Fast food outfits will pay N180, 000 for rural, N270, 000 for semi-urban and N360,000 for urban, while Night clubs pay N60, 000 in the rural LGAs, N90, 000 for semi-urban and N120, 000 for urban. Others in the category in the rural LGAs will pay N24, 000, semi-urban N36,000 and N48, 000 for the urban LGAs, yearly.
Engr. Ozoemena concluded that the new rates took he effect October 1, 2022, emphasizing that more lists will be brought to the fore subsequently.
Reacting to the new rates, a resident of the state, Ebuka Onyekwelu accused the agency of being more interested in the money it charges residents, than in taking waste off the streets.
He insisted that collection and management of waste should be of primary importance to revenue collection.
He said, “The trending announcement by the MD of Anambra State Waste Management Agency, of an increment in waste collection charges, speaks to the following:
“The agency it appears, is more interested in the money it charges residents, than they are in taking waste off the streets. Their job is first to collect and manage waste, not to collect revenue, which is secondary.
“It does also appear that the agency is willing to collect charges, even where they have not discharged their duties.
“The emphasis on increment of waste collection charges by the Agency, with absolutely nothing on ground to justify such increment is roundly suspicious.
“Waste is nearly overruning many parts of Anambra State, with no solution in sight. There is little or no confidence at all on the part of the governed expected to pay for waste collection.
“Yet, the Agency is talking about increment. It is insensitive to say the least, for the MD of ASWAMA to go on a radio station and start talking about payment of waste collection when his agency has not done much to build the confidence of the payers.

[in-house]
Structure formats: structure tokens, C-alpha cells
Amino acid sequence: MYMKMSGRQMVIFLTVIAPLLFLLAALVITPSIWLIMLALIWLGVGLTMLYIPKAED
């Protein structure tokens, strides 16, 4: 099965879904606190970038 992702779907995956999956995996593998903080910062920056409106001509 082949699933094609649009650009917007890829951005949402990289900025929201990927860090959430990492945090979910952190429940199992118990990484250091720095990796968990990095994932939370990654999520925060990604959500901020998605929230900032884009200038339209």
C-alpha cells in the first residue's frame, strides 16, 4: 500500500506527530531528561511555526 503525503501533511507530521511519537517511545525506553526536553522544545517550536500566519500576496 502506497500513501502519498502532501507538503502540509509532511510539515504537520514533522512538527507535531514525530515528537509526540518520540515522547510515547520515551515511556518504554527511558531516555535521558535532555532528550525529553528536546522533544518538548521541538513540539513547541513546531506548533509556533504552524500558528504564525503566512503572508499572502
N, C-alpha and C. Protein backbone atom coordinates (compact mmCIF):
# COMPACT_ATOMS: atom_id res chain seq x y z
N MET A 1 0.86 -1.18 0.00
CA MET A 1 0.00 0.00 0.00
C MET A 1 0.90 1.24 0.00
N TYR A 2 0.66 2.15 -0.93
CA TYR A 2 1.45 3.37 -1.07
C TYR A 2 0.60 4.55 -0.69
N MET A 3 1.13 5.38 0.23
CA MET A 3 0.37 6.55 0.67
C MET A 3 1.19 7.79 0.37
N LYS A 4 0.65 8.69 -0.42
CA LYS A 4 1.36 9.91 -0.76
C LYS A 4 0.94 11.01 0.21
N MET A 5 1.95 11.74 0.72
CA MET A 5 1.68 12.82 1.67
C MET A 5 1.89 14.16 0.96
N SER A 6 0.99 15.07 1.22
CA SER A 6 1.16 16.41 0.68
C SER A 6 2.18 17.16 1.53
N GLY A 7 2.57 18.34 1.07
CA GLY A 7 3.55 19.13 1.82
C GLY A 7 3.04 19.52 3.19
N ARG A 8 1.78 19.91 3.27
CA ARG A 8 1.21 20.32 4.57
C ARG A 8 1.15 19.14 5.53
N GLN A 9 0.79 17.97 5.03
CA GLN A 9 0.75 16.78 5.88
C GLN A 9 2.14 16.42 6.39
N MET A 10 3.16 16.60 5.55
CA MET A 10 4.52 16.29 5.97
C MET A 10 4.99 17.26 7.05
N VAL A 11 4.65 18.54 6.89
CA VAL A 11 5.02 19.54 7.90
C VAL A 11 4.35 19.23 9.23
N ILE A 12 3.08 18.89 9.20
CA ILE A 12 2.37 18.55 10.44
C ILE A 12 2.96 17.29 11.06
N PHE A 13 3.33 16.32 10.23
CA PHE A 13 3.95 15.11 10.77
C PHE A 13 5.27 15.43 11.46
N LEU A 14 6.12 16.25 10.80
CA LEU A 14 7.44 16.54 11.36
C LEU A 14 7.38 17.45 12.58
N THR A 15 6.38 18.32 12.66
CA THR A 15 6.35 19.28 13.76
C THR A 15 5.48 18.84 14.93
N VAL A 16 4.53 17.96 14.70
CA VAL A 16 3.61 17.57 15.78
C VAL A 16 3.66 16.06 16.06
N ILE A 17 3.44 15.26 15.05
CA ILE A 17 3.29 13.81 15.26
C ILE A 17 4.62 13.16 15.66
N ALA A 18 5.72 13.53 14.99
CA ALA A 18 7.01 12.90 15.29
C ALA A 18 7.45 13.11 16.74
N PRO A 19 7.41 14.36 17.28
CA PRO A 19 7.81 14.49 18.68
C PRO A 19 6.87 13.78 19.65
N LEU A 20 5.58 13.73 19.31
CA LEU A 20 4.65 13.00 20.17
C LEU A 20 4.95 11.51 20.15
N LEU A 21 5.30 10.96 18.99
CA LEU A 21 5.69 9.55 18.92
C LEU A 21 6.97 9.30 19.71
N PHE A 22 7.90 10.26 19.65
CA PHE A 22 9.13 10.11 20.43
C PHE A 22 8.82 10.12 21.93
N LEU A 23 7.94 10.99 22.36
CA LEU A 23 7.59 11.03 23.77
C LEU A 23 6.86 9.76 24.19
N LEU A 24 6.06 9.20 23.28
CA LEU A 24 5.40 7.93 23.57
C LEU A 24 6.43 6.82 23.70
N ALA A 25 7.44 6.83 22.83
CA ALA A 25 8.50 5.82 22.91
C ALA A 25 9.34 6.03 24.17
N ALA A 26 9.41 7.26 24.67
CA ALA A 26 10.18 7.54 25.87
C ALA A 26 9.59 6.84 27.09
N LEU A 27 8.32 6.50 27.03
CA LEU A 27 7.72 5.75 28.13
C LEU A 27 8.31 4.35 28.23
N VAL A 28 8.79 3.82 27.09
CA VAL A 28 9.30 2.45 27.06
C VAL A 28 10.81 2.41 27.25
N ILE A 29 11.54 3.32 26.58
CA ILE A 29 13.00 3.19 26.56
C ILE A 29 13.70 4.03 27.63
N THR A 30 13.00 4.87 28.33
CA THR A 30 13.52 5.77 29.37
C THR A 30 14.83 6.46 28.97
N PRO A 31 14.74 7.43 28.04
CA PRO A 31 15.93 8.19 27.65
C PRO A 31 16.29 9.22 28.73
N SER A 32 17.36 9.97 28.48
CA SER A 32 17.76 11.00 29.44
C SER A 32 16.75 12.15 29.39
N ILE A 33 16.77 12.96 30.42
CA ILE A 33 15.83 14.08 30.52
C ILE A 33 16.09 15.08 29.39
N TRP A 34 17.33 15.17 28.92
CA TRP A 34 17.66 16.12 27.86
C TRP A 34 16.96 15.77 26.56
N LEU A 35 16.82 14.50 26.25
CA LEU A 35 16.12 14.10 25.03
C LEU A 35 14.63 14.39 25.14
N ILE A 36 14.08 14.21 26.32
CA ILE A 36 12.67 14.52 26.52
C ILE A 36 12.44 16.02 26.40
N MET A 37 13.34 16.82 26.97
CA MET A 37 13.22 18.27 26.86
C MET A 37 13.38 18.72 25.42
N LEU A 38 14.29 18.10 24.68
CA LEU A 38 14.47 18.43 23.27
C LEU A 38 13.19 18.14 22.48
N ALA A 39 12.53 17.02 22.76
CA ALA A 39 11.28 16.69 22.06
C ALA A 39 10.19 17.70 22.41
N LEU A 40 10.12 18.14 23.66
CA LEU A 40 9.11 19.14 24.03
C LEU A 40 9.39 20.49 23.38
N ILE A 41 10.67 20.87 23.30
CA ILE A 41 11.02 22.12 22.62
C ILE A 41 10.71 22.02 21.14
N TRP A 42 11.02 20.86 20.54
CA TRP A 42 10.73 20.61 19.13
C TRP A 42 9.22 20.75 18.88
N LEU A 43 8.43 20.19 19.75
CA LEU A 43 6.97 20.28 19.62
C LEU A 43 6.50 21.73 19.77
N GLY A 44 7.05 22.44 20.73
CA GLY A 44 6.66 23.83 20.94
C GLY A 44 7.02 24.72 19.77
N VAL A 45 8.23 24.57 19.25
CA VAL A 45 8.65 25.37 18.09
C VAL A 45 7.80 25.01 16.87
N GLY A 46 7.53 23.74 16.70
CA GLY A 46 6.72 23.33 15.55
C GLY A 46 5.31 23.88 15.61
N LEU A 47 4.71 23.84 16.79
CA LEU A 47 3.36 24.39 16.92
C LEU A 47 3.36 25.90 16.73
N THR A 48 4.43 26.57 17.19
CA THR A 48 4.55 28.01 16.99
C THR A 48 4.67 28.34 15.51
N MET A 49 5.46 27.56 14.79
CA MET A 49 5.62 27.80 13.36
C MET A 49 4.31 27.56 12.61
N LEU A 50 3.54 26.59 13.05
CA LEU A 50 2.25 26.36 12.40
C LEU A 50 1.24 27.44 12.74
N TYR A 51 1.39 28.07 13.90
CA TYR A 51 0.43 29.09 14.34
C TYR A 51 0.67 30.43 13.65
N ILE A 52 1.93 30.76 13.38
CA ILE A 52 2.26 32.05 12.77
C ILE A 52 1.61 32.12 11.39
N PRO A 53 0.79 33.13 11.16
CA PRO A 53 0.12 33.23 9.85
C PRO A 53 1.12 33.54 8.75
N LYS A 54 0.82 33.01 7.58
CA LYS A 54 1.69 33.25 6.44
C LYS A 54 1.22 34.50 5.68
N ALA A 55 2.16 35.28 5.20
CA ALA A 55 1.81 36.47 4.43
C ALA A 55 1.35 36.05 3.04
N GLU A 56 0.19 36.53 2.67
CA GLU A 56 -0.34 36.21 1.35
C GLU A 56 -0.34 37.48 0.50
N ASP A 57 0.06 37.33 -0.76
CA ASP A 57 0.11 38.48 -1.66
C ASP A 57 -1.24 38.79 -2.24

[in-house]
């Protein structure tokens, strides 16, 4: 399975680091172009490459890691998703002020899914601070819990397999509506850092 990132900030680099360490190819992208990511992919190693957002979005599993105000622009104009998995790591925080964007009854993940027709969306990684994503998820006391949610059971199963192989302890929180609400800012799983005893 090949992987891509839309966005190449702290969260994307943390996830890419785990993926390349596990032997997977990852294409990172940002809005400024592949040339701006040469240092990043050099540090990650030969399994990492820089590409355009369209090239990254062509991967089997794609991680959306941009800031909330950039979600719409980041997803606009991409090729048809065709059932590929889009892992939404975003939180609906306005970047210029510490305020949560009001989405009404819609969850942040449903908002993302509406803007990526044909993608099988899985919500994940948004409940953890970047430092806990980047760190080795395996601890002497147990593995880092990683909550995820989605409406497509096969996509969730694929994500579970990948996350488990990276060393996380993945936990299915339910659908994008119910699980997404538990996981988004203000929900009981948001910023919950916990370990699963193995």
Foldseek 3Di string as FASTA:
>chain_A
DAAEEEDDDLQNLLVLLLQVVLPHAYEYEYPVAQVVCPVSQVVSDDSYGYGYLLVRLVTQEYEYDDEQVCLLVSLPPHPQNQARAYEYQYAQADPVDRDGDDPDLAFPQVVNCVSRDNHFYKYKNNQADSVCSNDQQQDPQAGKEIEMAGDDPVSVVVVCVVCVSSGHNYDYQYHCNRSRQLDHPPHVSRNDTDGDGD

“Therefore, ASWAMA should first of all organise itself and be able to manage waste effectively. Let them create a timetable for collection, street by street and religiously follow same.
“In my own street, people have resorted to self-help in disposing their waste. How can these people pay the government for something they are already solving for themselves? We can’t justify this sort of thing.
“Money is definitely important for any government to deliver on governance indices, but there is a better way to do it, before the government earns a reputation as one without a human face.
“People should not be told to pay for a service an Agency clearly has shown to be unprepared to discharge. If ASWAMA puts itself together, people will pay. But they must put work on ground first.
“A resident expected to pay for one waste collection, how can he pay when ASWAMA has not come for waste collection in his street? What happens when he pays for a year and ASWAMA comes at will, say once in a month or once in three months?
“Fix the Agency (ASWAMA), first!”
On his part, Chairman of Civil Society Organizations in the State, Prince Chris Azor described as untrue allegations that ASWAMA was only interested in the money it charges residents.
He said, “It’s not true that ASWAMA is only interested in the money it charges residents. Service delivery is paramount to the Authority. The reason over 40 waste contractors have been engaged with a wage bill of about N400 mn per month.
“ASWAMA is diligently discharging its duties, however, making effort to improve, going forward. Its obvious that a lot is on ground for improved service delivery, enlightenment and partnership.
“Fees charged by ASWAMA are comparatively low. Go and verify.
There is no sane clime that citizens and corporate bodies don’t pay for wastes generated. I just gave the humongous wage bill the State Government incurs on monthly basis.
“Time frame has already been created for bagging and door to door collection of wastes. Further sensitization and enlightenment are ongoing, one of which was done by MD, ASWAMA, that you alluded to.
“I intend to add you to one of our media handles, and make you a special Marshal (if you wish). This would afford you the opportunity to report any lapses in ASWAMA services. “See Something, Say Something”
“Without being immodest, ASWAMA is doing a lot in the service of Anambra and sundry citizens. We are ready to improve to serve you better. And we are well prepared.”